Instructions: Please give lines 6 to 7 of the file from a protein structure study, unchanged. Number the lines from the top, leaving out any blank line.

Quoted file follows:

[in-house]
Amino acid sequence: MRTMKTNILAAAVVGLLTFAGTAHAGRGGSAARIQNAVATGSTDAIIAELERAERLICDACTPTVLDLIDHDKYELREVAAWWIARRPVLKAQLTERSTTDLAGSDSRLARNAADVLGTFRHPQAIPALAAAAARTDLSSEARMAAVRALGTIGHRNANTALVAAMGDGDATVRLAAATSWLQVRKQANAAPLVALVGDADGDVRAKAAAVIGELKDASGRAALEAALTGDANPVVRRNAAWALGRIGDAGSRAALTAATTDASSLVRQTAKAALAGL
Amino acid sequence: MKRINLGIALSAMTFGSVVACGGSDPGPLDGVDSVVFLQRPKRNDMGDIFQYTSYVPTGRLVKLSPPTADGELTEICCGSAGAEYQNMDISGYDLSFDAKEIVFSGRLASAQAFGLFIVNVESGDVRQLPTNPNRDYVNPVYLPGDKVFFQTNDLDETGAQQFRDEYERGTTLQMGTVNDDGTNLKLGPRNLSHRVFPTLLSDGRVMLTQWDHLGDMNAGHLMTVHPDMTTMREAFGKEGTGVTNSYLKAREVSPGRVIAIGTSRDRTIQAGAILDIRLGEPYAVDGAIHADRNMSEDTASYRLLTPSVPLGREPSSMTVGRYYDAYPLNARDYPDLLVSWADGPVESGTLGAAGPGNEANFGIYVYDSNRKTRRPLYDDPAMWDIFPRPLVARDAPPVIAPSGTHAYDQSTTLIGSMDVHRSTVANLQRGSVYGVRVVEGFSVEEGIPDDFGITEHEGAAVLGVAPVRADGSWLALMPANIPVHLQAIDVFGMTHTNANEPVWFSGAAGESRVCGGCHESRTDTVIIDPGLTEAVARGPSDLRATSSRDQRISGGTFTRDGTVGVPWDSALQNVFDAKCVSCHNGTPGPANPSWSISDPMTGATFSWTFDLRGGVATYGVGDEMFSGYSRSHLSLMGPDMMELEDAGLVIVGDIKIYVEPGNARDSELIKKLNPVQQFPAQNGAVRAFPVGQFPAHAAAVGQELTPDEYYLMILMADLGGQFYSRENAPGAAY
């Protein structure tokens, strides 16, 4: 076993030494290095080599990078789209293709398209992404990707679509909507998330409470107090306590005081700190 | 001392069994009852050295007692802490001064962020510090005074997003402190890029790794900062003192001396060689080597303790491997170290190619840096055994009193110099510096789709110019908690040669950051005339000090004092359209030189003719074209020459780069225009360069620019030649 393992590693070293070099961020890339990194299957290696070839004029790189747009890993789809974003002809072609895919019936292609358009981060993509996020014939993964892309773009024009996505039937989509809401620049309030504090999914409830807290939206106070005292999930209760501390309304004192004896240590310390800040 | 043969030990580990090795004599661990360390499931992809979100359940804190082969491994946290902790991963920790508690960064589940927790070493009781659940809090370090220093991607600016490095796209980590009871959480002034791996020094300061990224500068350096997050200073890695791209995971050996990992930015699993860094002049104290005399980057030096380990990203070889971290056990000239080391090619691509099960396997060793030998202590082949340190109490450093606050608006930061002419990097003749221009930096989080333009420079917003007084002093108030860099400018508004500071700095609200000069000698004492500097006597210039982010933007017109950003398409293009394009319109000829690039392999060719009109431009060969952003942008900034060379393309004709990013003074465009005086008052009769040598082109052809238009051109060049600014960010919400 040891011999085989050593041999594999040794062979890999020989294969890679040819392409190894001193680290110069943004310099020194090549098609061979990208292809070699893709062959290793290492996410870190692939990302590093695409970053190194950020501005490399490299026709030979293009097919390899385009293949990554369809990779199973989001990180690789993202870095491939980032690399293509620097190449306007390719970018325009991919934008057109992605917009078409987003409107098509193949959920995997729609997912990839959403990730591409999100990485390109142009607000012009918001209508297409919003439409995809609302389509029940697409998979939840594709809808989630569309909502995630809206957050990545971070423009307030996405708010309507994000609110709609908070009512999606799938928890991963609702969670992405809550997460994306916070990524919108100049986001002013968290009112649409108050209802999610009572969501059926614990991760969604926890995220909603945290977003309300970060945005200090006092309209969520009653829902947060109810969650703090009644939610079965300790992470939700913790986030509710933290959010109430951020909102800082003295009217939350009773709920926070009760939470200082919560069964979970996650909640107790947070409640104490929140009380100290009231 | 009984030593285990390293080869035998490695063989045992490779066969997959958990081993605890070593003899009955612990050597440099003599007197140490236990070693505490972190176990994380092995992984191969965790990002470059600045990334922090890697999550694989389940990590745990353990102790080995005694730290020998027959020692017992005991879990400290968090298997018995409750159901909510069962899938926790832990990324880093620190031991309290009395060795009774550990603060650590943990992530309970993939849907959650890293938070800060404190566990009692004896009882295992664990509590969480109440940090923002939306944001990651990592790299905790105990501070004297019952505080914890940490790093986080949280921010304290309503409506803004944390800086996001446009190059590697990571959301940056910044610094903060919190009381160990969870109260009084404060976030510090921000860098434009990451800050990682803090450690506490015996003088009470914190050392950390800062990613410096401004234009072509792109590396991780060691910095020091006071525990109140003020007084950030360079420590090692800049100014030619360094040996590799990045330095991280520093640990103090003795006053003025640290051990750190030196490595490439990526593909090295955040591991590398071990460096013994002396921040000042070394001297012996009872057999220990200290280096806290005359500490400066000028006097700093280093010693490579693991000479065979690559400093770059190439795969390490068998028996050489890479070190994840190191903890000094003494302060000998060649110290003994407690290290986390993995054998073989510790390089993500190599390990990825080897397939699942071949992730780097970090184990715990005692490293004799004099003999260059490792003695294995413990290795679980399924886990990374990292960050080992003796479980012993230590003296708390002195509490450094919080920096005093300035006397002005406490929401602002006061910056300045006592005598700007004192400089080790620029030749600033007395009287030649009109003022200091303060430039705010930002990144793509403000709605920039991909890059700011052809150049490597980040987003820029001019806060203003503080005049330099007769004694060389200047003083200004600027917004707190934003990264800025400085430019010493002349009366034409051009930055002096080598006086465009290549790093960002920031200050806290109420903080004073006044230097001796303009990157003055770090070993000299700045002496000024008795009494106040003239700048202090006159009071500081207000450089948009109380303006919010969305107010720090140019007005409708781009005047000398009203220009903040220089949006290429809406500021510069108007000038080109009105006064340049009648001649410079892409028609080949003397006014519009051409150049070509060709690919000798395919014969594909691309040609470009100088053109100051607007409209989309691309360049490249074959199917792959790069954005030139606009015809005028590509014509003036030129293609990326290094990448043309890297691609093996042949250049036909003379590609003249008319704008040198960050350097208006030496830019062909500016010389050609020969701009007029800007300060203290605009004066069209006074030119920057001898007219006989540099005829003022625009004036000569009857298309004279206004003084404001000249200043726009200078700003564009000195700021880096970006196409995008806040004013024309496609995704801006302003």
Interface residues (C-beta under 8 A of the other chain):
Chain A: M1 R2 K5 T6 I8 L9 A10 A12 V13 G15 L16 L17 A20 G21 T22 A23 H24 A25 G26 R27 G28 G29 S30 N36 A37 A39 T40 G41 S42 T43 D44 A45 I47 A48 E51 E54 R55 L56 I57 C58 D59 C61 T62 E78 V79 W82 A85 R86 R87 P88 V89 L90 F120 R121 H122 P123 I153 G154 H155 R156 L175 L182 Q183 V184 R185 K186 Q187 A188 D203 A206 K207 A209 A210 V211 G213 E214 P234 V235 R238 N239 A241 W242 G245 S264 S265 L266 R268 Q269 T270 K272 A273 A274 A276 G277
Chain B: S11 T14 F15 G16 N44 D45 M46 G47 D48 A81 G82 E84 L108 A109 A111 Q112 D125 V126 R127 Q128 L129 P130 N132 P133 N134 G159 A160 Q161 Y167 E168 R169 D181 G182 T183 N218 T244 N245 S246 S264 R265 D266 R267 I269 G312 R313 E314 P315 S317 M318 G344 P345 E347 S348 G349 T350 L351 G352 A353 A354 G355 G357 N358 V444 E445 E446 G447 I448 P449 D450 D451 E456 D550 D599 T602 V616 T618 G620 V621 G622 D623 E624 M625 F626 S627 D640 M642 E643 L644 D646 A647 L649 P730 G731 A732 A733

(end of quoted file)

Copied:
Chain A: M1 R2 K5 T6 I8 L9 A10 A12 V13 G15 L16 L17 A20 G21 T22 A23 H24 A25 G26 R27 G28 G29 S30 N36 A37 A39 T40 G41 S42 T43 D44 A45 I47 A48 E51 E54 R55 L56 I57 C58 D59 C61 T62 E78 V79 W82 A85 R86 R87 P88 V89 L90 F120 R121 H122 P123 I153 G154 H155 R156 L175 L182 Q183 V184 R185 K186 Q187 A188 D203 A206 K207 A209 A210 V211 G213 E214 P234 V235 R238 N239 A241 W242 G245 S264 S265 L266 R268 Q269 T270 K272 A273 A274 A276 G277
Chain B: S11 T14 F15 G16 N44 D45 M46 G47 D48 A81 G82 E84 L108 A109 A111 Q112 D125 V126 R127 Q128 L129 P130 N132 P133 N134 G159 A160 Q161 Y167 E168 R169 D181 G182 T183 N218 T244 N245 S246 S264 R265 D266 R267 I269 G312 R313 E314 P315 S317 M318 G344 P345 E347 S348 G349 T350 L351 G352 A353 A354 G355 G357 N358 V444 E445 E446 G447 I448 P449 D450 D451 E456 D550 D599 T602 V616 T618 G620 V621 G622 D623 E624 M625 F626 S627 D640 M642 E643 L644 D646 A647 L649 P730 G731 A732 A733